In January 2016, the Central Railway (CR) had demolished the Hancock Bridge, which was built in 1879. Five and a half years later, the authorities have finally completed replacing it with new girders, which is a major part of the bridge. A 62 meters long girder, which is the second steel girder of this bridge, was placed over the tracks earlier this weekend.
Now, what remains is the work of laying a new road on top of the girder, an approach road and other related work. It will take a few more months before Hancock Road over bridge is open to the public. This work on the second carriageway was carried out between Sandhurst Road and Byculla stations on the night of June 6 and June 7. Sources said Hancock Bridge is expected to be ready by November this year.
The authorities launched the 676 metric tonne, 62 meters long and 4.8 meters in height (at the center) girder passing over rail lines. Shivaji Sutar, chief public relations officer (PRO), CR said, “We successfully launched this girder in two traffic blocks of 5 hours duration on June 6 and 3 hours duration on June 7 across eight railway tracks”.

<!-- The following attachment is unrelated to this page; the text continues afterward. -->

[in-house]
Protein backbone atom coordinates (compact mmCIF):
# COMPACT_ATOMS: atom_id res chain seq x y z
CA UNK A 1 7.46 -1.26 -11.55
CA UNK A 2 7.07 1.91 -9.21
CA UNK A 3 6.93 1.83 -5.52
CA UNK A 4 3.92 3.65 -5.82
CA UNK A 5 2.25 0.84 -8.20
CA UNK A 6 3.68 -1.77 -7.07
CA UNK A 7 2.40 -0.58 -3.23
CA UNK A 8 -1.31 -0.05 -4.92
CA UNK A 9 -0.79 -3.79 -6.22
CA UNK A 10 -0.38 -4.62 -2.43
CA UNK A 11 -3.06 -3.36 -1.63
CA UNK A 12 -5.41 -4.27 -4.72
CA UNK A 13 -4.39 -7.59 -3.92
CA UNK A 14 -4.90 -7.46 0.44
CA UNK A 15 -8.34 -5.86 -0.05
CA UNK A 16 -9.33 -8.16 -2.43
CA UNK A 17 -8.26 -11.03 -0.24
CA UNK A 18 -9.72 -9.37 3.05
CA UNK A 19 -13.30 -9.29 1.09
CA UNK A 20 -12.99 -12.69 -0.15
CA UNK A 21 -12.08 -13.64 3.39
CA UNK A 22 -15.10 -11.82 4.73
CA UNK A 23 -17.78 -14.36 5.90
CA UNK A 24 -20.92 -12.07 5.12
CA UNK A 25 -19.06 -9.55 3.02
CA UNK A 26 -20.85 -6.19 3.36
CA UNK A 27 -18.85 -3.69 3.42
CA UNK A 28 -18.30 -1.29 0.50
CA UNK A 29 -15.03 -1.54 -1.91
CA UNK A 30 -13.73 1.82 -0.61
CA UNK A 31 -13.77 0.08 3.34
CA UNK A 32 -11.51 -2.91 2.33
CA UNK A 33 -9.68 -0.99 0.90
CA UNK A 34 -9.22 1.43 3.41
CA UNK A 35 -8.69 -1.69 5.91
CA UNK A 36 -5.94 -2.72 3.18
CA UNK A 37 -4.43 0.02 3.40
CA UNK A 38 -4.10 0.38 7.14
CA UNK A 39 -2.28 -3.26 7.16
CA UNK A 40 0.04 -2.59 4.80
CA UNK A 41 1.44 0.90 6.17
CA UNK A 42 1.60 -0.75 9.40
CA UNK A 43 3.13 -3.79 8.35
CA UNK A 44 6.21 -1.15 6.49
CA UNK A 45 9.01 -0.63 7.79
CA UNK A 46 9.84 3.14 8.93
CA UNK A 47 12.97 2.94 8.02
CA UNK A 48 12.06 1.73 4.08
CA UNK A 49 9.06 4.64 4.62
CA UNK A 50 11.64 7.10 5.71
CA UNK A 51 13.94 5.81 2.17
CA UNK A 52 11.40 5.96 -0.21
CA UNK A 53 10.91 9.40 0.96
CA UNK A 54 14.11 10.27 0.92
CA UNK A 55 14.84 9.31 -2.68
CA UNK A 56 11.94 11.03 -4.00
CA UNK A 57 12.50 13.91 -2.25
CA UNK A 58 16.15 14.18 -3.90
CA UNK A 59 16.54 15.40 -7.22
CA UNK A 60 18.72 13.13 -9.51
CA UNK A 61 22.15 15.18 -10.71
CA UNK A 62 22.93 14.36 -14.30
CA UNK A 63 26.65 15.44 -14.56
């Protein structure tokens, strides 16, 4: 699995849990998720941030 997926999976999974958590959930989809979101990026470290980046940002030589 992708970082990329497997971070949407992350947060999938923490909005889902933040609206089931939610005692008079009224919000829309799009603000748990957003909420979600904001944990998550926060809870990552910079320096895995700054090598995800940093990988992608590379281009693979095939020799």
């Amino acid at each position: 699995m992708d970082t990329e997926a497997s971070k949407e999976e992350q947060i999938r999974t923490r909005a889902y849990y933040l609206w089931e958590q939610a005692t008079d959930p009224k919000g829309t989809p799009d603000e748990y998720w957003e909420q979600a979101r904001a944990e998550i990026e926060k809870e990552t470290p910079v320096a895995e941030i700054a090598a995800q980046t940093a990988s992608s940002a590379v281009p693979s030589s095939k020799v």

On Sunday, the CR on various parts of the Mumbai suburban section carried out work that is equivalent to 278 hours of mega block. About 900 workers from all the departments carried out work related to major signal and telecommunications, replacing two signal units, 37 continuity bonds, 17 track lead wires and six glued joints and three rodding sets along with tongue and stock rail. Apart from this, they also replaced 12 plated crossing sleepers with turnout sleepers and one HT crossing with CMS crossing, amongst others.
The old Hancock Bridge was a bridge in Mumbai located between the suburban railway stations of Sandhurst Road and Byculla. The bridge was initially built in 1879 during the British India era. It was named after Colonel HF Hancock, who served as a member and president of the then Bombay Municipal Corporation (now MCGM) during that period. It underwent reconstruction in 1923 before it was completely demolished in January 2016 for another reconstruction.